Declaration of interest: I’m a fan of Klavan’s, having discovered him years ago via his Revolting Truth videos. I listen to his podcast, The Andrew Klavan Show with its ridiculous opening signature song, preceded by an even more ridiculous one-minute flight of absurdity that sometimes reduces even him to hysterics. He makes me laugh, makes me think, keeps me abreast of the goings-on over the pond. I also appreciated his autobiographical book, The Great Good Thing. I reveal all this to warn that there’s a danger that you might find me fawning.

Klavan begins at 2:00, following an introduction by Abby Liebing. She reads her introduction, and that’s ok given that introductions are more than 80% factual information. However, if I had guided her, I would have urged her to dare to face the audience and not the script when giving us her name because I’m certain she knows her own name well enough not to read it. Yes, of course, the paper is a security blanket; but we want to see her face.

Klavan’s speech ends at 33:12. There follows nearly the same amount of time for Q&A.

He reads his speech, and suddenly I’m torn. He reads better and more expressively than almost anyone I’ve heard. In fact in passing I reckon virtually all of his podcast is read from a script; but you have to listen very closely to spot it because he has really mastered the art of writing in spoken – a subtly different language from written – English.

The writing is magnificent. For instance at 10:10 Klavan brings up the question of abortion, and a few seconds later gives us in just one, short, jaw-dropping sentence the strongest argument I’ve heard that abortion must not be the mother’s choice. And it’s based not on theology but biology.

Would any of the speech’s brilliantly economic choice of words have been compromised if he had shot this speech from the hip? Possibly, but that would have been offset by the benefit of the words being transparently spontaneous. It would have been the same brain that conceived the words, albeit without the luxury of dwelling over each phrase, so right there is the compromise to be judged. The freshness of spontaneity or the sparkle of economy? An uncut diamond or a polished sapphire? That’s why I’m torn.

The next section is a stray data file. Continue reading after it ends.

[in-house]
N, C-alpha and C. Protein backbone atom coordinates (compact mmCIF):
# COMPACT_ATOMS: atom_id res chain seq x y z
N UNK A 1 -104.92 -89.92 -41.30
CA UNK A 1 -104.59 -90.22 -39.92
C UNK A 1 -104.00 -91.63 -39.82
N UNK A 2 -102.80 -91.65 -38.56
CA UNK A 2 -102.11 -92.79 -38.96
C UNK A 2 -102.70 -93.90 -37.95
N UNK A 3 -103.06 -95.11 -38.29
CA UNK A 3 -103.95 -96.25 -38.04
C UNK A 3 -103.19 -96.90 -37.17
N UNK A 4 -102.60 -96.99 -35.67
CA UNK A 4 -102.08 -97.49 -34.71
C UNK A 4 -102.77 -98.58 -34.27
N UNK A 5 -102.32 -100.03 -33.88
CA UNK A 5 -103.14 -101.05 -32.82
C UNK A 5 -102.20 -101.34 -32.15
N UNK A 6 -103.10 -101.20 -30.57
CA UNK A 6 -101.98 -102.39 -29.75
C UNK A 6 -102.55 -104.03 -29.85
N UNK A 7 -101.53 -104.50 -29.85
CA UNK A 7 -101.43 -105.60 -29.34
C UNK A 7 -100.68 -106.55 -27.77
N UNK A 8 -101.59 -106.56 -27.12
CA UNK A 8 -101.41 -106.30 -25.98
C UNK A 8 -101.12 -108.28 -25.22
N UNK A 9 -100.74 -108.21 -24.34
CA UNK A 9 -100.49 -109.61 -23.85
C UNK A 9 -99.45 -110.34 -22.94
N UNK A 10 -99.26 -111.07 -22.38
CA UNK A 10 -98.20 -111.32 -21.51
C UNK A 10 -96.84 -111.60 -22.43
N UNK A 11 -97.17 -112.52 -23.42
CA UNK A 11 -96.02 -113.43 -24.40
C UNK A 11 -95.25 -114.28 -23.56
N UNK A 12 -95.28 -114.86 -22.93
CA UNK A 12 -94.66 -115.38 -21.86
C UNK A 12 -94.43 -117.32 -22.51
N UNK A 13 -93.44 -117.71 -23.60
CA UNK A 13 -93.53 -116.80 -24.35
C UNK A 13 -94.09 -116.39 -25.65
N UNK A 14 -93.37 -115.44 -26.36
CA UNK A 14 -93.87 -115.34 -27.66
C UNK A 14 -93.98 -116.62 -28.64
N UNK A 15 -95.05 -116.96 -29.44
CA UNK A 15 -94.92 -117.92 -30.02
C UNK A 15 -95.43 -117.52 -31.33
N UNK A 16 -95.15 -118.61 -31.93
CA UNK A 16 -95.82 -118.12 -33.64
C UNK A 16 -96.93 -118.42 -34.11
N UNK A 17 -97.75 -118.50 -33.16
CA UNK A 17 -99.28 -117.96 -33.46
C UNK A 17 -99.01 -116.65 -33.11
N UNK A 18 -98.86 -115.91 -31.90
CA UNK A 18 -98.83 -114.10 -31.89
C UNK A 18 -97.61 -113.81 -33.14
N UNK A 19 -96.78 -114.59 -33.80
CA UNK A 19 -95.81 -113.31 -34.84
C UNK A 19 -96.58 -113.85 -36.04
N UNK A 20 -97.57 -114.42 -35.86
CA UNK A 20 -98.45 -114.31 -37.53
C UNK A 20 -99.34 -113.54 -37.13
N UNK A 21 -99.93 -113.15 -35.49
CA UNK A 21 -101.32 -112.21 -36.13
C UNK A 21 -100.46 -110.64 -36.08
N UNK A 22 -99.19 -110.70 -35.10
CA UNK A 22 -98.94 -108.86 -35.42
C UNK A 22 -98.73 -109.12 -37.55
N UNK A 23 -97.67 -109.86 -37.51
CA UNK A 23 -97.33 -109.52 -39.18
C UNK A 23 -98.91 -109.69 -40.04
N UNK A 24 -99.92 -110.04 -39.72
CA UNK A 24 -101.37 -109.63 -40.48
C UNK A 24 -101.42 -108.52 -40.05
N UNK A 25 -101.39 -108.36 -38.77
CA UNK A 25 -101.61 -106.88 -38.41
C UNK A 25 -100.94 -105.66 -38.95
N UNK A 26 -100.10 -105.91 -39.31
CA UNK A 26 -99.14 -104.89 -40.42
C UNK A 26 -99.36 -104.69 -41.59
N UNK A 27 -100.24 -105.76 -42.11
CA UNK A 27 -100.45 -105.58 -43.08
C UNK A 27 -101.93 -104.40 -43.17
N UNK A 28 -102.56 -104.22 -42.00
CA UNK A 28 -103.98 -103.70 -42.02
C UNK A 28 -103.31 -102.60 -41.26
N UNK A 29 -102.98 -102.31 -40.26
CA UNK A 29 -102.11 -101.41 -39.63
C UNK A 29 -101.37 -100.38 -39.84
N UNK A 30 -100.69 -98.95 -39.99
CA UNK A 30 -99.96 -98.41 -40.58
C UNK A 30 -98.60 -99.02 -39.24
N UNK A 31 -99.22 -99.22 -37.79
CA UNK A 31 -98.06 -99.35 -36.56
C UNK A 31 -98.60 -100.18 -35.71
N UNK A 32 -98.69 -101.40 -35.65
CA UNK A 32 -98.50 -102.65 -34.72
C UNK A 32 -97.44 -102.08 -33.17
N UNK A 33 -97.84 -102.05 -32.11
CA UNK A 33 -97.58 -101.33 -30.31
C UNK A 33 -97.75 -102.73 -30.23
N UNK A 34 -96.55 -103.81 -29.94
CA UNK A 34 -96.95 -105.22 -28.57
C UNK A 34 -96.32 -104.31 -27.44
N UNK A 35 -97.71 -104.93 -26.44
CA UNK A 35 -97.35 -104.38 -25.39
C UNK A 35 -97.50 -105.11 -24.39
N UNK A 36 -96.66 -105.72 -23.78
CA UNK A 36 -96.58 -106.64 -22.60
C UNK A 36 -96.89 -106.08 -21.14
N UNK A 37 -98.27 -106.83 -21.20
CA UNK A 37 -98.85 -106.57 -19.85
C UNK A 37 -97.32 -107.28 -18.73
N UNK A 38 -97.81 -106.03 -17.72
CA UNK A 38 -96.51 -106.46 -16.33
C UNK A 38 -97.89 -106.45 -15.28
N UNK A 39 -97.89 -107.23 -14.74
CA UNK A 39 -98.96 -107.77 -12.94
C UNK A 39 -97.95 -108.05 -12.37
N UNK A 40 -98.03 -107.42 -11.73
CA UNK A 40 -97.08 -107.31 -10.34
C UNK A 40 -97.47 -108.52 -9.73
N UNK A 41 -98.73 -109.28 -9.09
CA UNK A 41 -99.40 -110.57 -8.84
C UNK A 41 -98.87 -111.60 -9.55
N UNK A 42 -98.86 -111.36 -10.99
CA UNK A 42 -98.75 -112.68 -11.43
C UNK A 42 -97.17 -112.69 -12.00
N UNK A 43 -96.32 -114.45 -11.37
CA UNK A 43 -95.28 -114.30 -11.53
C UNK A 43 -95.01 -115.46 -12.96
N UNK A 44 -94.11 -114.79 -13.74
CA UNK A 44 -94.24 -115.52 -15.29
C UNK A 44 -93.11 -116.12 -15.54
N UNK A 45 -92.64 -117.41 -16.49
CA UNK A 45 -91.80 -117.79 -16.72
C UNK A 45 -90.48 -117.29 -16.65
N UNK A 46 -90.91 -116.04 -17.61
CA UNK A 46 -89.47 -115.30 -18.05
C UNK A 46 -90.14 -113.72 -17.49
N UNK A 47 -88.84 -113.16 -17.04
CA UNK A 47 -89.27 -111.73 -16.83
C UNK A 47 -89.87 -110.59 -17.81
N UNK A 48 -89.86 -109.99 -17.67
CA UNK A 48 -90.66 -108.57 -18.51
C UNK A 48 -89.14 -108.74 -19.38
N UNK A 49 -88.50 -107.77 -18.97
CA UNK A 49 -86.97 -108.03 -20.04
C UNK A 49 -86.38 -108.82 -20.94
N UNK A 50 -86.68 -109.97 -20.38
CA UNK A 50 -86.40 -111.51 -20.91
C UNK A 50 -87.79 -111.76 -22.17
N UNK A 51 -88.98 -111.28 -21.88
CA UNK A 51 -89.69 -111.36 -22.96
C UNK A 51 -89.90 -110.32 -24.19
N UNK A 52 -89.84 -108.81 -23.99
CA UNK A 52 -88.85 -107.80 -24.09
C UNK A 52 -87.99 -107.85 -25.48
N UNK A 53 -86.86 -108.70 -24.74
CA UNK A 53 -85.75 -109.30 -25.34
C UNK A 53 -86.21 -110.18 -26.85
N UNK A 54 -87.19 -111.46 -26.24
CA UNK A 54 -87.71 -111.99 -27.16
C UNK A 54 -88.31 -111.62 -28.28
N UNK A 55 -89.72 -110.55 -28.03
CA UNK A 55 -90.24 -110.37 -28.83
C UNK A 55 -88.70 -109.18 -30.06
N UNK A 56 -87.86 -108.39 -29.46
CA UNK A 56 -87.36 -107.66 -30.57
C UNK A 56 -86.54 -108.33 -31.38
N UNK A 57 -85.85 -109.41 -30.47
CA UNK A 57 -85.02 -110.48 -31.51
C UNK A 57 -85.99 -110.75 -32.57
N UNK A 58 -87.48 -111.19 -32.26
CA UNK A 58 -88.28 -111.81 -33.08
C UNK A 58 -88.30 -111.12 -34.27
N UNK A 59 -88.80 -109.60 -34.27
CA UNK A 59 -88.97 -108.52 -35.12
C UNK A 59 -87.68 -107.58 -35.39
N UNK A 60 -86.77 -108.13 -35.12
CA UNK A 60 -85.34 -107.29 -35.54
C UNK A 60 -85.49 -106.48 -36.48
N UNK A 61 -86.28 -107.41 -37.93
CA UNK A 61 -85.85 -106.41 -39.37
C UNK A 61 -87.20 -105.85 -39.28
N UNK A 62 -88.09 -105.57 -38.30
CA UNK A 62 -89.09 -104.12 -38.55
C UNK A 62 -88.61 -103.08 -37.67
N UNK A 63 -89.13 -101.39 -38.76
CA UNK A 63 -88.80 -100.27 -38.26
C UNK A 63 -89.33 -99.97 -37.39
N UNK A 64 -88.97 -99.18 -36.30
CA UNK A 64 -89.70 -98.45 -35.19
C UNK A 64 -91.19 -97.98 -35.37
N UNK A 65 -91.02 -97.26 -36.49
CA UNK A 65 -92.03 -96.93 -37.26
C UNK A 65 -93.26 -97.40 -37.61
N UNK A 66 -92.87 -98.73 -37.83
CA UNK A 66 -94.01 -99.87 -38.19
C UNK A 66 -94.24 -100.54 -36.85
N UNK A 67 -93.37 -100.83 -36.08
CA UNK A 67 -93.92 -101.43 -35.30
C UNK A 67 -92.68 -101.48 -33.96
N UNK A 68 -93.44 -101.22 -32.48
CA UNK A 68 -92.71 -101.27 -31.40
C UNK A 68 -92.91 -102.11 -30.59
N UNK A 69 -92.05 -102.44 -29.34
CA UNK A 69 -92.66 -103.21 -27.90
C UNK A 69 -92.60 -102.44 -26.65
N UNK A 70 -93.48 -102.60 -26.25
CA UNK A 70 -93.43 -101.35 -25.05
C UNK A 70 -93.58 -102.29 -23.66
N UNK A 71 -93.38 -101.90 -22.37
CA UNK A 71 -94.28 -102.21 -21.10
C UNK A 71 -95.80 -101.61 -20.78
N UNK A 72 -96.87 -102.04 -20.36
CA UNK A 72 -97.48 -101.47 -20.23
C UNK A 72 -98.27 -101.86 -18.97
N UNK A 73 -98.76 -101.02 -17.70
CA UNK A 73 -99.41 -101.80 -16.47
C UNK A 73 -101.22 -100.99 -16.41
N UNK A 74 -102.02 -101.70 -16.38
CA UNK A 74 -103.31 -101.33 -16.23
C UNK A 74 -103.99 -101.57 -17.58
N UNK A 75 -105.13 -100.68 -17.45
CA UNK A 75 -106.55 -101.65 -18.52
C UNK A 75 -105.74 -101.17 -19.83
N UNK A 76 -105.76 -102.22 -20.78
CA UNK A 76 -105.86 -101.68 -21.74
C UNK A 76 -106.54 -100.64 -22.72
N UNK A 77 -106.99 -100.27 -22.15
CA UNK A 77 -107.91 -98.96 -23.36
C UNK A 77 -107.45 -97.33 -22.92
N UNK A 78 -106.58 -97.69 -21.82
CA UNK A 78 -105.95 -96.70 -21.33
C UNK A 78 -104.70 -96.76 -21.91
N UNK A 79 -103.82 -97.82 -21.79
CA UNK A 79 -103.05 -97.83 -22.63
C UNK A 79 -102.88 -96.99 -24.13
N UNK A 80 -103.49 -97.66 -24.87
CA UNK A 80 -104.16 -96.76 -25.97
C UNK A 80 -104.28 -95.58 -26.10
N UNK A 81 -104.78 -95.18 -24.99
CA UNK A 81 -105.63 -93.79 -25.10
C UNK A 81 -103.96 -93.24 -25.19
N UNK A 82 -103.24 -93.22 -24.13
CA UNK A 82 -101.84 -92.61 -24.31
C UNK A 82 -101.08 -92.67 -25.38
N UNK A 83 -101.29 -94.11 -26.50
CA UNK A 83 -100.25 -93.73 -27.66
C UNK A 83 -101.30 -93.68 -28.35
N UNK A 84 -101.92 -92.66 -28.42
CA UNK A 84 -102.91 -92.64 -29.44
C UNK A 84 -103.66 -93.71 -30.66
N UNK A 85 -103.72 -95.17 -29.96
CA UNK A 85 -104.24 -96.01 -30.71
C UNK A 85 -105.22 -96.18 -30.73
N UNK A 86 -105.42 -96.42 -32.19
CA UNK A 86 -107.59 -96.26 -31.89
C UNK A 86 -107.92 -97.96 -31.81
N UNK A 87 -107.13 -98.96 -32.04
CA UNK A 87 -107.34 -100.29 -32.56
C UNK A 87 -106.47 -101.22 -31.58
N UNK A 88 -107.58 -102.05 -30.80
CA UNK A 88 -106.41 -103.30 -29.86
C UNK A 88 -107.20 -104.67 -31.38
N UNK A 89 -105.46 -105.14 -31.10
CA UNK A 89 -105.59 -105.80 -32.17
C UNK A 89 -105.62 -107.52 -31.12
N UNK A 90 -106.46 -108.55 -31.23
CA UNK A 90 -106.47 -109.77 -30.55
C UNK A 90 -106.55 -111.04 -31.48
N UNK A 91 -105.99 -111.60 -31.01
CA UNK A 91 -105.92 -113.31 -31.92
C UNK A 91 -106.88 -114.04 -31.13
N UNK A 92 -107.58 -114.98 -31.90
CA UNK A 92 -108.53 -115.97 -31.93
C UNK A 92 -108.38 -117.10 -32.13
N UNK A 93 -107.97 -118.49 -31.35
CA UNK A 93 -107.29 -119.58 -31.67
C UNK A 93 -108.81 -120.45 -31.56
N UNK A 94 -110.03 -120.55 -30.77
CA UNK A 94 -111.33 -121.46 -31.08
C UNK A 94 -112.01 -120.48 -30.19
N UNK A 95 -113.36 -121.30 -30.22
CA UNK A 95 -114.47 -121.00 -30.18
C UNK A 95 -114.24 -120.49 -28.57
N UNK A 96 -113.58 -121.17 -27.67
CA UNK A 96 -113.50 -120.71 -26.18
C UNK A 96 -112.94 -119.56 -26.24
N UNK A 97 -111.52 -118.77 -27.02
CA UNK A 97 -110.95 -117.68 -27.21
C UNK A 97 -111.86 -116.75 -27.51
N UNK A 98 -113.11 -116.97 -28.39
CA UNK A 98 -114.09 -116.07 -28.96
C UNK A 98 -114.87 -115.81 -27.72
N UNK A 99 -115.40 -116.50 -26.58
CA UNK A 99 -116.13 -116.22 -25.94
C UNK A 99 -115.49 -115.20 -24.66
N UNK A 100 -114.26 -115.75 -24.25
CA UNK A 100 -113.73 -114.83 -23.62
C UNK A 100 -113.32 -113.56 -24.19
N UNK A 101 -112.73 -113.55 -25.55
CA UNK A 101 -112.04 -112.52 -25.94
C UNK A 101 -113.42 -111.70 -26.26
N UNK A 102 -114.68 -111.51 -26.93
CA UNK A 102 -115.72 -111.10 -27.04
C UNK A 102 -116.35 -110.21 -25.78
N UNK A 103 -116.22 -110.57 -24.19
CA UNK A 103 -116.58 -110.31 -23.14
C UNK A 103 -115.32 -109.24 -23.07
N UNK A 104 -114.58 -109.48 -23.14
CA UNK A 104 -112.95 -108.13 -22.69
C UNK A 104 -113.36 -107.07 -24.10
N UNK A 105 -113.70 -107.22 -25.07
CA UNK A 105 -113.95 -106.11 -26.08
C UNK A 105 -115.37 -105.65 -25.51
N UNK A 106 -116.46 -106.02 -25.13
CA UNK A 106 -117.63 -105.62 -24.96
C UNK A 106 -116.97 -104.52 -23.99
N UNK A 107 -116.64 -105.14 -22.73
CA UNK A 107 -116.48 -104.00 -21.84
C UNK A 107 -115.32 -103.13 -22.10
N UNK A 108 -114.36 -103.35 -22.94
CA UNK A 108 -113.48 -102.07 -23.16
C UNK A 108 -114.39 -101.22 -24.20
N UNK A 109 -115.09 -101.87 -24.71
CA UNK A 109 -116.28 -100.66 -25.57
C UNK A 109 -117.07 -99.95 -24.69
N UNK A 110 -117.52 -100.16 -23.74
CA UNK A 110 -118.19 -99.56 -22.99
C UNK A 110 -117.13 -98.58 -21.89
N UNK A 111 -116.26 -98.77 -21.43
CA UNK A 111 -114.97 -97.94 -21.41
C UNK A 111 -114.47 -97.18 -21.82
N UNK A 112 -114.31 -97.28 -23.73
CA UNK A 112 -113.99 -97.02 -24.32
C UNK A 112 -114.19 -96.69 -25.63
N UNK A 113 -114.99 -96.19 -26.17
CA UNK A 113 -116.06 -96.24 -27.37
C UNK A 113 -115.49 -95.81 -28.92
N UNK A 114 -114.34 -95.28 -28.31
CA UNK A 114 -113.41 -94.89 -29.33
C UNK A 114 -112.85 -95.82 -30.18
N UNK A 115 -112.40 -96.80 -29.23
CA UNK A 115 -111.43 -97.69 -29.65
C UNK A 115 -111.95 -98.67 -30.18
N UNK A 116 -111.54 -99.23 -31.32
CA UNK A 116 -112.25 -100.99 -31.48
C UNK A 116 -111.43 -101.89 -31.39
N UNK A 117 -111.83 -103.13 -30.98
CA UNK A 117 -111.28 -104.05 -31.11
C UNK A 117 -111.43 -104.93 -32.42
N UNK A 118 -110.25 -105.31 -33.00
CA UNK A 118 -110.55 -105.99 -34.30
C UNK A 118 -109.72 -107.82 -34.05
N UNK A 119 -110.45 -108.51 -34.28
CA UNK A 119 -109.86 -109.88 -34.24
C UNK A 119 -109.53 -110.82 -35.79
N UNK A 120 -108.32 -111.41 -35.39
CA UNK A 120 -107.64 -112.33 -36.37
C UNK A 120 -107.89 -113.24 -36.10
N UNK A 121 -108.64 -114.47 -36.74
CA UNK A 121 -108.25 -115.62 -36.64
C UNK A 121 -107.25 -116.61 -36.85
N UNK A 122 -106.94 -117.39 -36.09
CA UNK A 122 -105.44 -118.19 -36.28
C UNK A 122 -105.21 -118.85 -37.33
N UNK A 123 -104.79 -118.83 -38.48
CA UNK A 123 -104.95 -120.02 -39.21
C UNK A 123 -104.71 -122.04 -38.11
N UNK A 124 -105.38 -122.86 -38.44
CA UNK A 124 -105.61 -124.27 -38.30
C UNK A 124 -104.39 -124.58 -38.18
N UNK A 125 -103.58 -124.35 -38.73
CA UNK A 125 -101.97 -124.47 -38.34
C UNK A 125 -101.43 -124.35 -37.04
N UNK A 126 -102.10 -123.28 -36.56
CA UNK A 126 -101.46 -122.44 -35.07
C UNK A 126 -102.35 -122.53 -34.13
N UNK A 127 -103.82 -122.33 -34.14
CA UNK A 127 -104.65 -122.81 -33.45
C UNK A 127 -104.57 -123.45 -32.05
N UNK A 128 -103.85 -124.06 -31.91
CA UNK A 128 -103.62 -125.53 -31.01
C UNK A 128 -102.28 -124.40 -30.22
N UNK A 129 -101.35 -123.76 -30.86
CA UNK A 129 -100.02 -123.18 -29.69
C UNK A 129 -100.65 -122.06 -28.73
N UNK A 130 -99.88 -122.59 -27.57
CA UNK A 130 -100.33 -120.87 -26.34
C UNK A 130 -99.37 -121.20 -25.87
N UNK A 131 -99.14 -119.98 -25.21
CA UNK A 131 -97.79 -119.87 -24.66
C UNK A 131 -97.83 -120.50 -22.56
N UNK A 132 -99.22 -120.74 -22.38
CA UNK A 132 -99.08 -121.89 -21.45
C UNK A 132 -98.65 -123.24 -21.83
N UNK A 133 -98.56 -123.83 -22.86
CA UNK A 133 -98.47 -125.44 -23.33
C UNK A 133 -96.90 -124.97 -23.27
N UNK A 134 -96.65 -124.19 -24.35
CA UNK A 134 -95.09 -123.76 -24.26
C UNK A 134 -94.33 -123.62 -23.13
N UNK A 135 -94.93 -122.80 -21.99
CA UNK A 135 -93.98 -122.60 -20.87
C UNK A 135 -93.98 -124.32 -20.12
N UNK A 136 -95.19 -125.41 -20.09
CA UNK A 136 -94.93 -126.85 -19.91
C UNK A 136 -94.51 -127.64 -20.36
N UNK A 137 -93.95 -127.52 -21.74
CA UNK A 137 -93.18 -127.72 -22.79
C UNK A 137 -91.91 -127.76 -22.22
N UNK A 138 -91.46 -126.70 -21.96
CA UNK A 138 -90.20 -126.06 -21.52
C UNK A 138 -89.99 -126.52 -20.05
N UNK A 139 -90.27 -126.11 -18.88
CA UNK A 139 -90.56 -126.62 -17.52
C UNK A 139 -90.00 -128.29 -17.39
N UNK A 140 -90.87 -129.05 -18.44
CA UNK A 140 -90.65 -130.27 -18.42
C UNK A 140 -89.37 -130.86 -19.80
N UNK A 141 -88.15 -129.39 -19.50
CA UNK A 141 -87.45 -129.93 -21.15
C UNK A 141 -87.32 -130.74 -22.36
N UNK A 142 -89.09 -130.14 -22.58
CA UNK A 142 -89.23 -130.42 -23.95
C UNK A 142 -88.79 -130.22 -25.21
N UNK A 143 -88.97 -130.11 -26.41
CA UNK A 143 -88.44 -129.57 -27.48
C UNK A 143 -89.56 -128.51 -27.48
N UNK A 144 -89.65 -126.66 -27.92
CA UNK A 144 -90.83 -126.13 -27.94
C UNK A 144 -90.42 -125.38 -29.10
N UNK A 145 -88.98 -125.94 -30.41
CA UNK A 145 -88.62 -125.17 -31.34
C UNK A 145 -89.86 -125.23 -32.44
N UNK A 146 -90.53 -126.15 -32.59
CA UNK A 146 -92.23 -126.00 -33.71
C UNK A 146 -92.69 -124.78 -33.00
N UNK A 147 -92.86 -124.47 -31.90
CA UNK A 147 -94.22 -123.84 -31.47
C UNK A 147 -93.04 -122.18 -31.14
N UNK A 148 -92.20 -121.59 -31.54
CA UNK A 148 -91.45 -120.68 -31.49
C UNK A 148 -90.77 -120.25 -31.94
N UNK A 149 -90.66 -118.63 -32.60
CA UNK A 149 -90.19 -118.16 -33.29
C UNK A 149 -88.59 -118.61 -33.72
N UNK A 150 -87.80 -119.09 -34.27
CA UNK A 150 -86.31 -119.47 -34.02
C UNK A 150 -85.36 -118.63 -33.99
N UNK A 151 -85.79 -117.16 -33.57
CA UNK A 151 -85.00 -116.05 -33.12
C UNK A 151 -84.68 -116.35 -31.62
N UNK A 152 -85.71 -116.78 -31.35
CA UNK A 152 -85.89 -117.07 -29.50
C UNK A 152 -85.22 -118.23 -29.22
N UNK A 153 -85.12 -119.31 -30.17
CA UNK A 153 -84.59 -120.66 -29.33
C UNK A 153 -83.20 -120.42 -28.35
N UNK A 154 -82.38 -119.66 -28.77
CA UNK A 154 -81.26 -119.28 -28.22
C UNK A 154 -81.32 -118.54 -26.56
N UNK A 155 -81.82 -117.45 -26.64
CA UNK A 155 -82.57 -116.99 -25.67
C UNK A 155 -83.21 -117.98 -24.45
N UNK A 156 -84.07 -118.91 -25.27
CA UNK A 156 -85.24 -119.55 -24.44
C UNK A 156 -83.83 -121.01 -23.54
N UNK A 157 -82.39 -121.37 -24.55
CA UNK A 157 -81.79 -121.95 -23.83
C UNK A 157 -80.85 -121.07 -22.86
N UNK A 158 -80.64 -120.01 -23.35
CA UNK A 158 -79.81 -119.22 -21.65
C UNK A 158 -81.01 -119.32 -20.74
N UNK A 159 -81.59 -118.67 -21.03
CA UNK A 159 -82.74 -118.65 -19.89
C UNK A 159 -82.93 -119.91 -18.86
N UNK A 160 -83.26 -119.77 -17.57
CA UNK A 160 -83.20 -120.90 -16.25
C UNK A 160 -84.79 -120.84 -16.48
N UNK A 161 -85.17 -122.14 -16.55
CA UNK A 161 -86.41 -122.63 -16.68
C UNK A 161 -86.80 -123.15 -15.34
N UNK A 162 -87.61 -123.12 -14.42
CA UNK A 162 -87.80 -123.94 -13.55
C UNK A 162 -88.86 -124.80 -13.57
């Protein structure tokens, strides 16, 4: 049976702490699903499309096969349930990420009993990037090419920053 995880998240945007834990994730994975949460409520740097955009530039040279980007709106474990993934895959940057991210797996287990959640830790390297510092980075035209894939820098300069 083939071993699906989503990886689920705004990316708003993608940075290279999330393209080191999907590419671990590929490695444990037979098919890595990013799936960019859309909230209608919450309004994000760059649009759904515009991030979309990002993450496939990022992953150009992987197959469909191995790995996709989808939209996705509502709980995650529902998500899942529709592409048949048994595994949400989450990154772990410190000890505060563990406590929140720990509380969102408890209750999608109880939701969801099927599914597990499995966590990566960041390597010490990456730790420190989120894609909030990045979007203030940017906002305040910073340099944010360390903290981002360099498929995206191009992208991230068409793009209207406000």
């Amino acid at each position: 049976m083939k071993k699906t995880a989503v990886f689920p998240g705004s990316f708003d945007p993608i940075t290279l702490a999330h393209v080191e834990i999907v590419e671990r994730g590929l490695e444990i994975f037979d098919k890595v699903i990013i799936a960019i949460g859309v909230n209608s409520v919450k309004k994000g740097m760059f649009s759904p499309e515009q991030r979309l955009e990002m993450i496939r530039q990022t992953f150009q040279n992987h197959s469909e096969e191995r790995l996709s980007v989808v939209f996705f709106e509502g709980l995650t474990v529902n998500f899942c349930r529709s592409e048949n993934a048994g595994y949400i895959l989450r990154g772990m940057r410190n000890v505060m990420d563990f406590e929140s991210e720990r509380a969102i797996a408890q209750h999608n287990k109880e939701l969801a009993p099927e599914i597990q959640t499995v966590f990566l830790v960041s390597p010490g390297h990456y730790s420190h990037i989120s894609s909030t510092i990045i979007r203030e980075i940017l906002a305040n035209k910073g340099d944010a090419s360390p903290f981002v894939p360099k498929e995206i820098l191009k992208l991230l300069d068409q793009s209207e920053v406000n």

We can compare the two. At the beginning, from 2:42 Klavan morphs from the end of a brief thank-fest into some spontaneous musing on the state of society and whether it is appropriate to laugh at it. At 3:36 he moves to his script, and the colour minutely fades.

But now I doff my rhetor hat, become an ordinary audience member, and tell you that it is a stupendous speech. There are points here and there when I’d take issue with the detail of some of his arguments, but that’s part of the stimulus that makes it so enjoyable.

I often press the stop button when Q&A begins, but thinking I’d sample a little of it I then sampled all. Hillsdale College yields up some excellent questions. Most of them from students, but there is one questioner who describes himself as “seasoned”. We can see only the side of his head, but I reckon he’s slightly more seasoned than I, and I am more seasoned than Klavan. At any rate, Klavan for once is put on the back foot. His answer is pretty good but his body language suggests that it’s been a narrow thing. I’m glad I saw that.

I enjoyed the whole hour.

Ian Duncan Smith: humour and passion

I have a stock of speeches on which I draw when the supply of topical material thins. That supply is drying up. I wonder why…

Today we look at a speech from the beginning of last year, January 2019. A meeting of the Brexit Party, with its slogan “Leave Means Leave”, was addressed by the Rt Hon Ian Duncan Smith – widely known in Britain as IDS.

He makes early reference to an invasion by a mob which, during the previous speech, had invaded, chanted, and been invited to depart. I thought I’d tell you that, because otherwise a couple of seconds near the beginning of his speech would make no sense.